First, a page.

Nolan (Dancing on the Edge) uses boldly honest first-person narrative to recount the saga of an emotionally disturbed teen, whose life-affirming passion for music constantly conflicts with her self-destructive tendencies. Abandoned by her mother, neglected by her foster parents and later kidnapped and sold by her mother to a drug dealer, Janie finds her only source of happiness when she hears "the ladies" Etta James, Billie Holiday, Ella Fitzgerald and Sarah Vaughan sing. Janie is lily-white, but she identifies more with the music, culture and rhythms of her African-American foster brother, Harmon. When, at a young age, she discovers her own remarkable singing voice, Janie (who changes her name to Leshaya) begins getting the attention she so desperately craves. Her talent proves to be both a blessing and a curse, however, bringing her opportunities and, at the same time, magnetically pulling her into a world where fellow musicians use drugs and sex to heighten their performance. The protagonist's serpentine narration often picks up characters then drops them just as abruptly, mirroring Janie's treatment of others. Some of the developing relationships her reunion with Harmon and her interest in a gifted songwriter, especially demonstrate Janie's inability to connect with others to chilling effect. But other examples feel gratuitous once her pattern of behavior is established. By the time readers reach the novel's conclusion, they will have gained an understanding of the tragic heroine's fears, desires and warped perception of family, but Janie herself remains hauntingly elusive, adding to the impact of the book. The question of whether or not Janie will break her cycle of abuse remains unanswered, yet young adults mature enough to bear the story's intensity will also likely recognize the characteristics of this deeply troubled girl from their own communities. Ages 14-up. (Oct.) (c) Copyright PWxyz, LLC. All rights reserved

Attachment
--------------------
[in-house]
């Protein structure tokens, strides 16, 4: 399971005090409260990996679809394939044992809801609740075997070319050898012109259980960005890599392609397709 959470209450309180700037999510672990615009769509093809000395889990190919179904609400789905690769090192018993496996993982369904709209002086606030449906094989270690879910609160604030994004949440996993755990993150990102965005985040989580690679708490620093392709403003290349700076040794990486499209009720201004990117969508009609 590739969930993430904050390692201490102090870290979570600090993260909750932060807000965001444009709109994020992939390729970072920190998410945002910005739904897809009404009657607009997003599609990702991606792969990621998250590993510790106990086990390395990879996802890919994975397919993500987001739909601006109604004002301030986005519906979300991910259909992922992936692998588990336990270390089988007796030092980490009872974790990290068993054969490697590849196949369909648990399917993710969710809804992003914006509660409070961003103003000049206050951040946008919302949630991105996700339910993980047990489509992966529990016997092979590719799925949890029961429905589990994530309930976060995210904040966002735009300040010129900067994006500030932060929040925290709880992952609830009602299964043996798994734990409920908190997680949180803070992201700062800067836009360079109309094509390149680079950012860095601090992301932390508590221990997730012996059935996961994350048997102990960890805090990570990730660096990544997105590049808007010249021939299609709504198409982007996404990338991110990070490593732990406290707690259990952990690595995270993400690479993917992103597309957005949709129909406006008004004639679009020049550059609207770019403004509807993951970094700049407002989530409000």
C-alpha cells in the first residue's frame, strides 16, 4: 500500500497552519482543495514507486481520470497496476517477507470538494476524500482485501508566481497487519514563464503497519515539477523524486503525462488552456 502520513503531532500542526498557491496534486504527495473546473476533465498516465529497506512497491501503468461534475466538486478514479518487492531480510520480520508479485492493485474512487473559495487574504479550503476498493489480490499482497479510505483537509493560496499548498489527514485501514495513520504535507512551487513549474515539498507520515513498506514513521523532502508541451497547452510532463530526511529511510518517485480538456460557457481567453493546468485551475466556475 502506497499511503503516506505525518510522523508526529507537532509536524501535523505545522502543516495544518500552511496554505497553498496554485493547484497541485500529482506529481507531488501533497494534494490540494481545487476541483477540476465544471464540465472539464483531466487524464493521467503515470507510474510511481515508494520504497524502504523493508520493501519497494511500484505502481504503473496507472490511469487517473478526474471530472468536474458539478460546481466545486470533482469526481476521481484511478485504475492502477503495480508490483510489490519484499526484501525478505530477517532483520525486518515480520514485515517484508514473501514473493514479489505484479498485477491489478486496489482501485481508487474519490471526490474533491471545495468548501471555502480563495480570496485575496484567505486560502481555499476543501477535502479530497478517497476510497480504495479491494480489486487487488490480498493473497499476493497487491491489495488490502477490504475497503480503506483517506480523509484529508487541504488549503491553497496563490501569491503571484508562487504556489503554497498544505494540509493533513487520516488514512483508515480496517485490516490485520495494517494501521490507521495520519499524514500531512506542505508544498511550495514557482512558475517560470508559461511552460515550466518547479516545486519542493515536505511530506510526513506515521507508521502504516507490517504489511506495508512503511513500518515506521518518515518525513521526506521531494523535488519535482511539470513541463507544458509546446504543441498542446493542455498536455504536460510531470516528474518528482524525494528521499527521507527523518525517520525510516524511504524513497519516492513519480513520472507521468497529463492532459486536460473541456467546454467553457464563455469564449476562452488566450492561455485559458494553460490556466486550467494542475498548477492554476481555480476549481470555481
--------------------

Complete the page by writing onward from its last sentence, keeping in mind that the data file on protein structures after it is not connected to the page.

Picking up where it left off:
School Library Journal Review

Gr 8 Up-Janie's Mama Linda abandoned her when she was four, but the heroin-addicted woman shows up at odd times, plucking the child out of her foster home but always dropping her back. Janie's dearest friend is a fellow foster child who also lives at the "stink house." Harmon, an African American, has a collection of blues tapes that he and Janie listen to over and over again. Janie clings to him and to "the ladies," whose music churns through her soul, and, despite her blond hair and blue eyes, she decides she is black. She has been gifted with a magnificent voice that pours out the beauty she craves and the pain she is too young to know. When Harmon is adopted into a loving, well-to-do family, she is heartsick. Mama Linda comes to visit and this time sells her daughter to a couple in exchange for drugs. Janie changes her name to Leshaya and grows into a wild young woman, carelessly using her talent. She recklessly slams shut any of the doors it opens for her. She destroys every healthy relationship she has and while she thirsts for goodness, she lashes out and shatters it. This novel is raw, rough, and riveting. The writing is superb; like the blues, it bores down through the soul, probing at unpleasant truths and wringing out compassion. Leshaya tells her own story-in a bold voice that is rich with unique dialect and fired by desire, rhythm, and longing-and Nolan never interferes. Readers will be absorbed in this intimate and painful voyage.-Alison Follos, North Country School, Lake Placid, NY (c) Copyright 2010. Library Journals LLC, a wholly owned subsidiary of Media Source, Inc. No redistribution permitted.